(Torah Portion Shemini) Appreciation!
The Torah identifies kosher animals and fish based on distinct physical characteristics. However, when it comes to fowl, the Torah lists the non-Kosher fowl by name, and the remaining species of fowl are kosher.
The ultimate reason G-d took us out of Egypt was for us to accept and follow His commands, thus the Torah concludes the laws of Kashruth by saying, “I am G-d who elevated you from the Land of Egypt to be a G-d unto you; you shall be holy for I am holy.”
Because our liberation from Egypt was a fundamental and defining moment for the Jewish people, setting us apart from all nations of the world to become G-d’s nation, not only are the laws of Kashruth linked to our Exodus from Egypt, so are many of our Mitzvos, for example: Shabbat, Holidays and Tefilin.
Not only does the Exodus place demands on our actual Mitzvah expression, it is also instructs us concerning our mindset, interactions and relationship with others. In particular, we learn to exhibit a sense of appreciation towards someone or something from which we had benefit.
Allow me to explain:
A) Since both the waters and the land had saved Moshe in various times in his life, when G-d brought the first three plagues upon the Egyptians they were generated by Moshe’s brother Aaron and not by our leader Moshe. This was because these plagues commenced through hitting the waters and land with a staff, an act that would have shown ungratefulness to them.
B) During the plague of the slaying of the first born Egyptians, the Jewish first born males were spared by G-d, and therefore the first born Jewish males were sanctified. This sanctified status made the first born eligible for the Priesthood, which continually reminded them of the gratitude they must have for being spared from death.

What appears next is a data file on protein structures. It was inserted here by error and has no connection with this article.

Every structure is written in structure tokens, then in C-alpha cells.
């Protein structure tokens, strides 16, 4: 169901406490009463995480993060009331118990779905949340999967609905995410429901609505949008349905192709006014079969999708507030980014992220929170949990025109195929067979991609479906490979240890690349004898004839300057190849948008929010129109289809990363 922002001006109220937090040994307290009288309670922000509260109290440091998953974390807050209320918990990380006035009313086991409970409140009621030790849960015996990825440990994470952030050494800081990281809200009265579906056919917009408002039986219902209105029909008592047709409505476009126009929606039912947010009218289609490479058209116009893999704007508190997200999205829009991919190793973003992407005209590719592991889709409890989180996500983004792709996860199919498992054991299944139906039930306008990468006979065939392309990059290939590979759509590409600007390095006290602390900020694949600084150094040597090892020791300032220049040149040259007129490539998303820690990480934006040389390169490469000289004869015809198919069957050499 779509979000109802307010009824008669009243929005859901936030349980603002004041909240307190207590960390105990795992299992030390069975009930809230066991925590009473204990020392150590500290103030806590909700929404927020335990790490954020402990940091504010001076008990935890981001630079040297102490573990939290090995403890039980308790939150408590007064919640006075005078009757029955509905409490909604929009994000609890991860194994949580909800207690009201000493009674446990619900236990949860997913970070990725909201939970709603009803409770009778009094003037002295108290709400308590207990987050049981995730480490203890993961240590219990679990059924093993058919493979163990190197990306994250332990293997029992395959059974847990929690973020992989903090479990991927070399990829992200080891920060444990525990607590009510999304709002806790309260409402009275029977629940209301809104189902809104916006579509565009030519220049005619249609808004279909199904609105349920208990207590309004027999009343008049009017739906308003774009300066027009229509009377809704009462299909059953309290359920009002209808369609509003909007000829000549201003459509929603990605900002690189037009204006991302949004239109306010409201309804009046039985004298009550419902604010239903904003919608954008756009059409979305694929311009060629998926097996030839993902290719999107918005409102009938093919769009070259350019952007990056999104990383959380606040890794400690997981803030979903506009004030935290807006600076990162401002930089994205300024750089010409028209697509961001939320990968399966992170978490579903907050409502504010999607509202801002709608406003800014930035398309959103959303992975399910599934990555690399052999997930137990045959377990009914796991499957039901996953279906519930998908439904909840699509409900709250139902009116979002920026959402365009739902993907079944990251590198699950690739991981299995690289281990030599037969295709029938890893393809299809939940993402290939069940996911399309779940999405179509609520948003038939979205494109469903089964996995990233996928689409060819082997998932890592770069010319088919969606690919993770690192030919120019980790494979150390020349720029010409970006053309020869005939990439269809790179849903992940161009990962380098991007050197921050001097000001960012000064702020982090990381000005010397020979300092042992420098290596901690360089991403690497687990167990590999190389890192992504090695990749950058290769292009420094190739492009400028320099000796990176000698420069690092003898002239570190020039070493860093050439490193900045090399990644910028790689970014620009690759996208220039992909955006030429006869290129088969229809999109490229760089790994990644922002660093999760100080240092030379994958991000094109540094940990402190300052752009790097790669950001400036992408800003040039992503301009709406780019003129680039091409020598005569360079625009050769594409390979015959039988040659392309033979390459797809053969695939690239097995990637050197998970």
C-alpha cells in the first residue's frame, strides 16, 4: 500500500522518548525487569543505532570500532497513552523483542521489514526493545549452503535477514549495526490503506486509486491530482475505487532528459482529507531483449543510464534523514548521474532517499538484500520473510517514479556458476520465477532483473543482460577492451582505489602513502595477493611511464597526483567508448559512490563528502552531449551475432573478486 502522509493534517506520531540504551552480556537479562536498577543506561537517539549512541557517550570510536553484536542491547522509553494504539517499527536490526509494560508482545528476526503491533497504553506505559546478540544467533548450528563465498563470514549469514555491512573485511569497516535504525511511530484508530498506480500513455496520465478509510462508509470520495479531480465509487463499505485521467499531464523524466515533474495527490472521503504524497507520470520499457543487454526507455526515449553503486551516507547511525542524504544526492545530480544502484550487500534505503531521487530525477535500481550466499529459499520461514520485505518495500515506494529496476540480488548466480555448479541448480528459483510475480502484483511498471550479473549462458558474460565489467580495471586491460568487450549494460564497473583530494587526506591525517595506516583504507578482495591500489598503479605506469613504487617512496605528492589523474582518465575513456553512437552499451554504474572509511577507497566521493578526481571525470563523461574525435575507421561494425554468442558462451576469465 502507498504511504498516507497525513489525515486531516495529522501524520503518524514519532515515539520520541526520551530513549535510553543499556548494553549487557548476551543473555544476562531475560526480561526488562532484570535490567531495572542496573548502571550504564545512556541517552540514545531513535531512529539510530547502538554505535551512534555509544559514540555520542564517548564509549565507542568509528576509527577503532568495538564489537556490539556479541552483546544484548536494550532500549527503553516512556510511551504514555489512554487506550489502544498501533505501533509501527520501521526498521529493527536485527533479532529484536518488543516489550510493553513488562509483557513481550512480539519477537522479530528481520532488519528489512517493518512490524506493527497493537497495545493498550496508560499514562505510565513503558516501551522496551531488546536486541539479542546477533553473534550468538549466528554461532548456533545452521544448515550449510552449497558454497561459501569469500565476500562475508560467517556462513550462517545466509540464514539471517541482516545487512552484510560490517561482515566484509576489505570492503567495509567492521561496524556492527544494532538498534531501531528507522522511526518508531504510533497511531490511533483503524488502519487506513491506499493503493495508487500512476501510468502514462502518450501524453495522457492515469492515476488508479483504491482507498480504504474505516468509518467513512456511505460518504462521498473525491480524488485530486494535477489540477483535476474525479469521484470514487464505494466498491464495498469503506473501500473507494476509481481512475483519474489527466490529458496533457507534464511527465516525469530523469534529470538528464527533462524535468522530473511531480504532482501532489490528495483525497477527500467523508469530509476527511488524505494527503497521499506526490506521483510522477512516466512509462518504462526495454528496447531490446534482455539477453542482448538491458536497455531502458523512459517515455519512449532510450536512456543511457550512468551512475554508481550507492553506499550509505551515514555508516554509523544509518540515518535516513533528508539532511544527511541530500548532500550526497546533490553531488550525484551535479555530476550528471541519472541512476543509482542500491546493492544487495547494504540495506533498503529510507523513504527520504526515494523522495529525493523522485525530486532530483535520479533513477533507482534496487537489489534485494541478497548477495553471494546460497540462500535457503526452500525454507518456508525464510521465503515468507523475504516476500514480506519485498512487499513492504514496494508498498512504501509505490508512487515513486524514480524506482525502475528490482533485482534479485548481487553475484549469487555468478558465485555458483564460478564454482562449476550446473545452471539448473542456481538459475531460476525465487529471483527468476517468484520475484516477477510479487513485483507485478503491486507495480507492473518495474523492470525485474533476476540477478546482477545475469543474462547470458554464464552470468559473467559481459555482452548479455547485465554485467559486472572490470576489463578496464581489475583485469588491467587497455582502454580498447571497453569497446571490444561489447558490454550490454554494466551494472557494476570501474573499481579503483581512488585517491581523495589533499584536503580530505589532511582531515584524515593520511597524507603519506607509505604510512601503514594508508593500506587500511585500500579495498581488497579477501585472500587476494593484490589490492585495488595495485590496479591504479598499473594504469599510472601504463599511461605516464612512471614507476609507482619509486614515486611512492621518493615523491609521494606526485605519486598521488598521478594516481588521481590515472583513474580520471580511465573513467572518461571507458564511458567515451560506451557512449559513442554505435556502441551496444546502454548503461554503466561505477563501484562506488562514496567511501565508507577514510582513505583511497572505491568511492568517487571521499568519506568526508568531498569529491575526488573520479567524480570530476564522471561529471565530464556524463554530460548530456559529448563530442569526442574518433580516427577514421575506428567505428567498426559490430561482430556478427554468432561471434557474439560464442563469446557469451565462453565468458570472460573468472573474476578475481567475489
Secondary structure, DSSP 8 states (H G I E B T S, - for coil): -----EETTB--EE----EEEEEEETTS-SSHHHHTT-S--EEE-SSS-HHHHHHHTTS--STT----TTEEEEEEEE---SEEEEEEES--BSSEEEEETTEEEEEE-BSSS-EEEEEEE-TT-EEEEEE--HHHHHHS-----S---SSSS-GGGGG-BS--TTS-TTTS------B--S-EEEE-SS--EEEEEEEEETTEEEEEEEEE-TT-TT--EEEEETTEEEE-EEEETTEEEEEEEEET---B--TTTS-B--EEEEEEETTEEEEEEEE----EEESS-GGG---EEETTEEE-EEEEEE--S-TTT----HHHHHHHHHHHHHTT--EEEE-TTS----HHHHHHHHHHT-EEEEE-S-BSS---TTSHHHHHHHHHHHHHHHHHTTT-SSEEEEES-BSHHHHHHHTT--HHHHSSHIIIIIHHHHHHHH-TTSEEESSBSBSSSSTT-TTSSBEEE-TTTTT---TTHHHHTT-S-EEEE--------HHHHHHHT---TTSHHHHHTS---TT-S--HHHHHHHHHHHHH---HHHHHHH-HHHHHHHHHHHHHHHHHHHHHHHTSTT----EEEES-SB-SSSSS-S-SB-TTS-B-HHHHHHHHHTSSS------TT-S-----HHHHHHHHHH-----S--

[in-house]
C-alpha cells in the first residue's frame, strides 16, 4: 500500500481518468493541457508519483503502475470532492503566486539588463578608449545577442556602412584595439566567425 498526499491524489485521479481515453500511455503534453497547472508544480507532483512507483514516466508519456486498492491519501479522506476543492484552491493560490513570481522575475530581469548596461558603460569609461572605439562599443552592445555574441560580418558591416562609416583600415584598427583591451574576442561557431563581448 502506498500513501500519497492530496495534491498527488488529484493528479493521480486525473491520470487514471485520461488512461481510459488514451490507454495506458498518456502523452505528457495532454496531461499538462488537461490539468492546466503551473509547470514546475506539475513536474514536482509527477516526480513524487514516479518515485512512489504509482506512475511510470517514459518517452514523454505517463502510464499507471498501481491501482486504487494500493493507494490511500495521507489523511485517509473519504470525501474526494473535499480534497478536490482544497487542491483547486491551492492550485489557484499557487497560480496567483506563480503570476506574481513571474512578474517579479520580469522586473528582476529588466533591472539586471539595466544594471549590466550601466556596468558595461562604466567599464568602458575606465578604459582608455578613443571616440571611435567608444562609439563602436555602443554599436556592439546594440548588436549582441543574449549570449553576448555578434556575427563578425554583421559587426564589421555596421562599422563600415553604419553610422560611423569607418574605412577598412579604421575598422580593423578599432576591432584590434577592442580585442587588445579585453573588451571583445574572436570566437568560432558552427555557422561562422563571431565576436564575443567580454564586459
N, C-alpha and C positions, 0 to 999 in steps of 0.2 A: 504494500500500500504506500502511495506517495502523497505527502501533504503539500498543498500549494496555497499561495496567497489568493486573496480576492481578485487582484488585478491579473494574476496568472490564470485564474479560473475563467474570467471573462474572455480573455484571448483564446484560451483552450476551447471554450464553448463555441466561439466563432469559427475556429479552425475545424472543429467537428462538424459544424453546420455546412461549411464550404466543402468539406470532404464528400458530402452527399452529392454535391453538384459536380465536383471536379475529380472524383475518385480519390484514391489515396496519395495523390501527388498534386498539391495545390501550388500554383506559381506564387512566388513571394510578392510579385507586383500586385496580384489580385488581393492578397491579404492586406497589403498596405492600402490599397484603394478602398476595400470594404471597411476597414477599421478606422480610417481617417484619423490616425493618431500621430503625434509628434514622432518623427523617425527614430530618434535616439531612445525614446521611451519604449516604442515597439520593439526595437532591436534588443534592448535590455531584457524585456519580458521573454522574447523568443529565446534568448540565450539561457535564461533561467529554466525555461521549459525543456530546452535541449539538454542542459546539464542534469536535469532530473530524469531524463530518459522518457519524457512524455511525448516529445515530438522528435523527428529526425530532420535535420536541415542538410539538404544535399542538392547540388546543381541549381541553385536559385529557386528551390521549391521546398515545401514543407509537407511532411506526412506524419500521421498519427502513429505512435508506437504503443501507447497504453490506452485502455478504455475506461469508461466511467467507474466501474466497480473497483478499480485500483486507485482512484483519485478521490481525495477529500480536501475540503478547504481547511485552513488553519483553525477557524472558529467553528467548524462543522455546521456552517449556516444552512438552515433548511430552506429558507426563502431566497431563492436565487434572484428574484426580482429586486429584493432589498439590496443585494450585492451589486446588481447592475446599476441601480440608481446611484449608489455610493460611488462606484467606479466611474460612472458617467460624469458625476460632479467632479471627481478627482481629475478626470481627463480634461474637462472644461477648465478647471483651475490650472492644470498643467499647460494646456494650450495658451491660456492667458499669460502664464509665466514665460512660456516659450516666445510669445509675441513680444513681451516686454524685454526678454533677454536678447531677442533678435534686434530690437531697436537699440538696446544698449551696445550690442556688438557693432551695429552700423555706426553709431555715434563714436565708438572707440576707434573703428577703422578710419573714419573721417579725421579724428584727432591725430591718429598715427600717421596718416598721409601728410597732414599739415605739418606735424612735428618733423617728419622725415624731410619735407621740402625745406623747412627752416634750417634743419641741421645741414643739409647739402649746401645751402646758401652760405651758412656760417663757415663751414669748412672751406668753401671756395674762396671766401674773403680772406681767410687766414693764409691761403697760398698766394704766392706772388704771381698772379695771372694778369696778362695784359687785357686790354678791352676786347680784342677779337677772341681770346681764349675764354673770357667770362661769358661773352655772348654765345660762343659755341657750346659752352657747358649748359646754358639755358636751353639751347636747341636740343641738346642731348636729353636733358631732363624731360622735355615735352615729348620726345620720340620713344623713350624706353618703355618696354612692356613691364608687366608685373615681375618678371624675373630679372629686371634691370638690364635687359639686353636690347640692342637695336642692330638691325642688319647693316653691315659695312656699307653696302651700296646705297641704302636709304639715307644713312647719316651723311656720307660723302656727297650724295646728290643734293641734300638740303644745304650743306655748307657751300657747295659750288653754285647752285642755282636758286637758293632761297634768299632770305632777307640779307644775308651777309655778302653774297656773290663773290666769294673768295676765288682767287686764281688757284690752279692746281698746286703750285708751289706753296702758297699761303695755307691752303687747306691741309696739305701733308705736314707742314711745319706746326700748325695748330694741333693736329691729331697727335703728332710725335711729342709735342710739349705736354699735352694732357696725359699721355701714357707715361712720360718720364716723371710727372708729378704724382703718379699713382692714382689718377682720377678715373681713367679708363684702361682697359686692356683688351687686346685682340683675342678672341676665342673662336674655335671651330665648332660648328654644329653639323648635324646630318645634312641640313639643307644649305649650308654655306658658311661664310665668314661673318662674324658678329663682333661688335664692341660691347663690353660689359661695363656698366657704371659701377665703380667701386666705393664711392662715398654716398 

C) The Torah relates that the vicious dogs that the Egyptians raised, and used against the Jews, did not sharpen their tongue, as the Jews were leaving Egypt. This means that the dogs exercised restraint and did not bark. As a reward for this restraint, the Torah instructs us, that if we have Traif – non Kosher meat, we should throw it to a dog.
D) Our Sages tell us that when the Jews left Egypt, they were so laden with Egyptian wealth, that each person needed 90 donkeys to haul their load. As an expression of gratitude for an animal that carted its normal capacity, the Torah commanded that a Jewish owner is required to redeem the first born male donkey from a Kohain – Priest. This is the only non Kosher animal that is thus sanctified.
E) The Torah delineates that the descendants of certain evil nations may never join the Jewish nation through marriage. However regarding the Egyptians it states, “You shall not reject an Egyptian, for you were sojourners in his land.”
Although the Egyptians enslaved, harmed and killed the Jewish people, we are however enjoined to treat them kindly, since they provided food and lodging when our forefather Yaacov and his family had to be there.
Nonetheless, if an Egyptian converts to Judaism, they must wait until the third generation – until the tendency of wickedness works its way out of their offspring – before they can marry a Jewish person. (However, they may marry a convert.)
Thus we see that even where we suffered tremendous brutality – we must dig deep to show a sense of gratitude.
Our Egyptian experience and Exodus, teaches, trains and molds us to feel and exhibit a sense of gratitude when faced with any possible situation or circumstance.
Through the laws of Kosher and all laws linked to the Exodus, we formally express and show our gratitude to the Almighty, who personally redeemed us from Egypt and considered us worthy of redemption.
This is the ultimate and most essential expression of gratitude.
Wishing you a restful, peaceful
and inspirational Shabbos!
Rabbi Dovid Saks